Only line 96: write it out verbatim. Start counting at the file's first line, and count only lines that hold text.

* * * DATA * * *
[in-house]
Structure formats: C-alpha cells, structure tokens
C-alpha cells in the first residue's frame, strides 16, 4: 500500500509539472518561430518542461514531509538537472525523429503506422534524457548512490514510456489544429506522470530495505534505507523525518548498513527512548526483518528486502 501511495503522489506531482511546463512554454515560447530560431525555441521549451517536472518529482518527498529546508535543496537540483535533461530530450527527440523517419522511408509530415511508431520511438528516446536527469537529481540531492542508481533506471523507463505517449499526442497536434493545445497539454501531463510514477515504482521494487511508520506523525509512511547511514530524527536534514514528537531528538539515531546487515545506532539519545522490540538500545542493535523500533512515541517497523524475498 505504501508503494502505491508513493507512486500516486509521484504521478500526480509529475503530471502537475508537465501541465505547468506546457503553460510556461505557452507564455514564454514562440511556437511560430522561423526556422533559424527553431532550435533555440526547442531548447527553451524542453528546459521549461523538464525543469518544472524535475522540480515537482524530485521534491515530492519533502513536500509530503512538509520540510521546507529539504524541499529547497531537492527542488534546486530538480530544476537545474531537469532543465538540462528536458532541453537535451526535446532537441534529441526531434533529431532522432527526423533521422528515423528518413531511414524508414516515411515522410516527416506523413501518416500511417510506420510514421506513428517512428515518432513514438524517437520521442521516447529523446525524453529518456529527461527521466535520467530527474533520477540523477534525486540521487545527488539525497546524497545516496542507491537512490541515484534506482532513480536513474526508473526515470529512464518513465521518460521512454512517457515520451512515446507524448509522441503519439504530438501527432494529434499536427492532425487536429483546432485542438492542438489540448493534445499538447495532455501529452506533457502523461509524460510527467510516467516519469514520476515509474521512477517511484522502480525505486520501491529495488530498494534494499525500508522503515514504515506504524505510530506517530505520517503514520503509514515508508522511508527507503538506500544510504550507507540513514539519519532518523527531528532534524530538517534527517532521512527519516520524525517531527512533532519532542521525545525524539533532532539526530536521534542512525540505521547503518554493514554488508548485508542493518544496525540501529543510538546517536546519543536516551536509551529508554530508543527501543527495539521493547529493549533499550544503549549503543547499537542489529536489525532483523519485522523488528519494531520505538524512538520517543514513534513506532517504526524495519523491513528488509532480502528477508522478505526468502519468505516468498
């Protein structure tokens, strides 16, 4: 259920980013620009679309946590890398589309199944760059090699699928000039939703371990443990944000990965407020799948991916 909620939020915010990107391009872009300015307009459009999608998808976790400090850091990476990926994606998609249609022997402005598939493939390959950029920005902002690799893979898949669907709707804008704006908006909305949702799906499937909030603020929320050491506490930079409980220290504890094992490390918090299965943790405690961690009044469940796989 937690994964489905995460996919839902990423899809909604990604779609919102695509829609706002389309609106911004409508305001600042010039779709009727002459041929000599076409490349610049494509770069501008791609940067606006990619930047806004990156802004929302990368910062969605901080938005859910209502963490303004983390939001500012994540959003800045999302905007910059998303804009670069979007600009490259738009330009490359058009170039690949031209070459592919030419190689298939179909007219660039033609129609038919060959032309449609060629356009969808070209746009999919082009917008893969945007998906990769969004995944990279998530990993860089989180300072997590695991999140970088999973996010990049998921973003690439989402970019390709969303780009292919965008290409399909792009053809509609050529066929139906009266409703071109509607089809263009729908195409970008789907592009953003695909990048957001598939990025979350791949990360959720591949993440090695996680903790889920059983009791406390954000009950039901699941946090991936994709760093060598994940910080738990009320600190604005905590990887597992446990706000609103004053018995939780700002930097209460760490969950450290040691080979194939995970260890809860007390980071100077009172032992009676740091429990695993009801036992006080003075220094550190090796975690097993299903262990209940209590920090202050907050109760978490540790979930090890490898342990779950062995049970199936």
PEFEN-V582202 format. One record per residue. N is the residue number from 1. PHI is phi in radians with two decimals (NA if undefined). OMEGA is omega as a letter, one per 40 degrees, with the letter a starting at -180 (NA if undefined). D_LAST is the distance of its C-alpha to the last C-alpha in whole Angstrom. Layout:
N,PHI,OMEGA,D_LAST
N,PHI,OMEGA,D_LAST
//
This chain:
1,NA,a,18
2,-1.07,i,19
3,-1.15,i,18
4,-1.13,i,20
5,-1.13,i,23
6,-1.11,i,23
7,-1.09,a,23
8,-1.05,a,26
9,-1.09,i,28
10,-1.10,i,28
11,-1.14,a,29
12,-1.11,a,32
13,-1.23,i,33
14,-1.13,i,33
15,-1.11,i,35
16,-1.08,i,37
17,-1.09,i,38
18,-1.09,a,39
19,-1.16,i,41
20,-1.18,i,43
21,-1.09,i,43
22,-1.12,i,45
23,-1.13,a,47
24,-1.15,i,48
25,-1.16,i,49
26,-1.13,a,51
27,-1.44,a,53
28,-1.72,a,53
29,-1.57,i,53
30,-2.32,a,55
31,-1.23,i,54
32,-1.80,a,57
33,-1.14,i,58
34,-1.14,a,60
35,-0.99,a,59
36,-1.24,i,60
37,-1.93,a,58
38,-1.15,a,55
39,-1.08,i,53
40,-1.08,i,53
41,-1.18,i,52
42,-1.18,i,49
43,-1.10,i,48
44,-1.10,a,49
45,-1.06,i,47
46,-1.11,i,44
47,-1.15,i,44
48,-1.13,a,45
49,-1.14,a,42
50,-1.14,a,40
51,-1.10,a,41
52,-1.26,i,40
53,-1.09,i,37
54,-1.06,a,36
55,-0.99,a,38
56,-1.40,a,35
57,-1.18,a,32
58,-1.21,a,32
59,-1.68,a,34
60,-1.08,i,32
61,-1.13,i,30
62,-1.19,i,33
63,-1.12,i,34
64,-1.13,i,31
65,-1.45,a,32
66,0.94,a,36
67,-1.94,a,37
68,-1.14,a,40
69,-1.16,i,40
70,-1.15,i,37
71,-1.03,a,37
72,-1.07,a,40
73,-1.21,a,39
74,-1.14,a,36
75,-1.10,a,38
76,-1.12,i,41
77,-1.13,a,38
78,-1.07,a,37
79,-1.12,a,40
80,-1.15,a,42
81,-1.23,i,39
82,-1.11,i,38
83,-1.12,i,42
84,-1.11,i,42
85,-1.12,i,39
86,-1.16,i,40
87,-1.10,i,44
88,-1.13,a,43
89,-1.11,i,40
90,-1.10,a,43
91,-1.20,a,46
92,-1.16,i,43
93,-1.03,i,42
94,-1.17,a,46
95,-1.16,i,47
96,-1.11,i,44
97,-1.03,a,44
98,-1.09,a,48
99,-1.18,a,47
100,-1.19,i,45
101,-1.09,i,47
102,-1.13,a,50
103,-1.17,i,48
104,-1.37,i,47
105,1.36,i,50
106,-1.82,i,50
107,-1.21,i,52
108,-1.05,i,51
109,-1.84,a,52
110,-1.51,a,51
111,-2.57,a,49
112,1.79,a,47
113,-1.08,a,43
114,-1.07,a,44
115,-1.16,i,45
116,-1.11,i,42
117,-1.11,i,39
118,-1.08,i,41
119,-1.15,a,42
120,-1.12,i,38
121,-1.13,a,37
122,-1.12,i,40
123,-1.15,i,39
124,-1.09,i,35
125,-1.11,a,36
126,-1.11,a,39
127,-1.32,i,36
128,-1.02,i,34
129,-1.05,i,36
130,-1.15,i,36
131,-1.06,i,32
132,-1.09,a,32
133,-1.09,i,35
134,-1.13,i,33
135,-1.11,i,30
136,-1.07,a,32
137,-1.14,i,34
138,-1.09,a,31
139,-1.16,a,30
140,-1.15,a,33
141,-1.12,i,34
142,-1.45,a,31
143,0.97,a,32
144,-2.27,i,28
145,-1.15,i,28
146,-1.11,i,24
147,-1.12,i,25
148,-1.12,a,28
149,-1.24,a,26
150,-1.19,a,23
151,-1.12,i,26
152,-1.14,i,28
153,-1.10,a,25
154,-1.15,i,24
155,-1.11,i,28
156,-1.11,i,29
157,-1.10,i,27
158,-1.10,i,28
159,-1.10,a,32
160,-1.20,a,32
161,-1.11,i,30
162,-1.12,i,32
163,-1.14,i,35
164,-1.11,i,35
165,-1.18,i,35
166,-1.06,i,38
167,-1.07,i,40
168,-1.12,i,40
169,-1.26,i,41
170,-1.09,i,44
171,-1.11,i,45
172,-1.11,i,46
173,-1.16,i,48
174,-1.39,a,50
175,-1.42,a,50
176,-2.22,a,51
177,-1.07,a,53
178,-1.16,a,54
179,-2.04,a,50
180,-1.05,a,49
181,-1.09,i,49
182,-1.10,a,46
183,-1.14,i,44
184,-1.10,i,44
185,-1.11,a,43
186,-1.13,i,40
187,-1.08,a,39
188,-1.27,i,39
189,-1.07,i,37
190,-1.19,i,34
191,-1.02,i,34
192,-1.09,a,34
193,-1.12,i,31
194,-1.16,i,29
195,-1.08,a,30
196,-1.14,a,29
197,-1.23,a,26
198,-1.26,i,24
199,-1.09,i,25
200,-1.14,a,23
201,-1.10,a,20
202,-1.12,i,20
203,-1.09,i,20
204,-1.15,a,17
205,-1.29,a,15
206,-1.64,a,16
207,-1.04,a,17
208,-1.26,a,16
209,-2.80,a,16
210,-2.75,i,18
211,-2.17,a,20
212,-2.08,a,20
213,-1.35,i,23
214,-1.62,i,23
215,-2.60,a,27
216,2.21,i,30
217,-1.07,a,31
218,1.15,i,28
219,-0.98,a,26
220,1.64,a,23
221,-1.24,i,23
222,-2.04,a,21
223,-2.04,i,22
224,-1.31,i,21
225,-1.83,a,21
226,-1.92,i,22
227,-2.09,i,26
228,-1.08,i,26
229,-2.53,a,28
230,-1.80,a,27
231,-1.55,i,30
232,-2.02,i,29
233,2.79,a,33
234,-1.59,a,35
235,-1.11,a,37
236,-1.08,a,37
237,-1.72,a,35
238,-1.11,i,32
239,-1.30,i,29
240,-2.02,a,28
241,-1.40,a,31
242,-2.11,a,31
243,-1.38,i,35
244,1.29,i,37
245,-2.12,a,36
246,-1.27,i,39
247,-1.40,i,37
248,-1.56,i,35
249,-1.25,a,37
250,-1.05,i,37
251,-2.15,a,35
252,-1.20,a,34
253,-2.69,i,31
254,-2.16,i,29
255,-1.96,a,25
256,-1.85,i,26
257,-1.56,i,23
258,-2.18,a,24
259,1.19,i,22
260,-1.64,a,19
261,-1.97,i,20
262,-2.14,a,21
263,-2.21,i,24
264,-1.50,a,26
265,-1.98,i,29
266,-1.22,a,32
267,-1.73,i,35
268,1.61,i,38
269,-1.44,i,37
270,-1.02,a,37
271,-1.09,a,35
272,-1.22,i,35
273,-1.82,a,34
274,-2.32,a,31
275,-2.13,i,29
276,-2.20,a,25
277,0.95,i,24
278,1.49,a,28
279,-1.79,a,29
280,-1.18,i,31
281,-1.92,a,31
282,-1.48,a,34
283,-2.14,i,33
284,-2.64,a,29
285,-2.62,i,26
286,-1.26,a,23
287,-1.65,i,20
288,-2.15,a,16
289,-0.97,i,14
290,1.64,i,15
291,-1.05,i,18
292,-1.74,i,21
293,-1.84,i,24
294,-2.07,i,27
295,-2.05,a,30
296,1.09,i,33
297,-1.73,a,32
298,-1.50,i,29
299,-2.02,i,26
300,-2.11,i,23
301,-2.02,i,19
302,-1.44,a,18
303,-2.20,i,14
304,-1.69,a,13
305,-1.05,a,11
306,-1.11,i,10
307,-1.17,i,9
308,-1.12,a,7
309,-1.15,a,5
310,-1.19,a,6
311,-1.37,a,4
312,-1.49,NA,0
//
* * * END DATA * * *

87,-1.10,i,44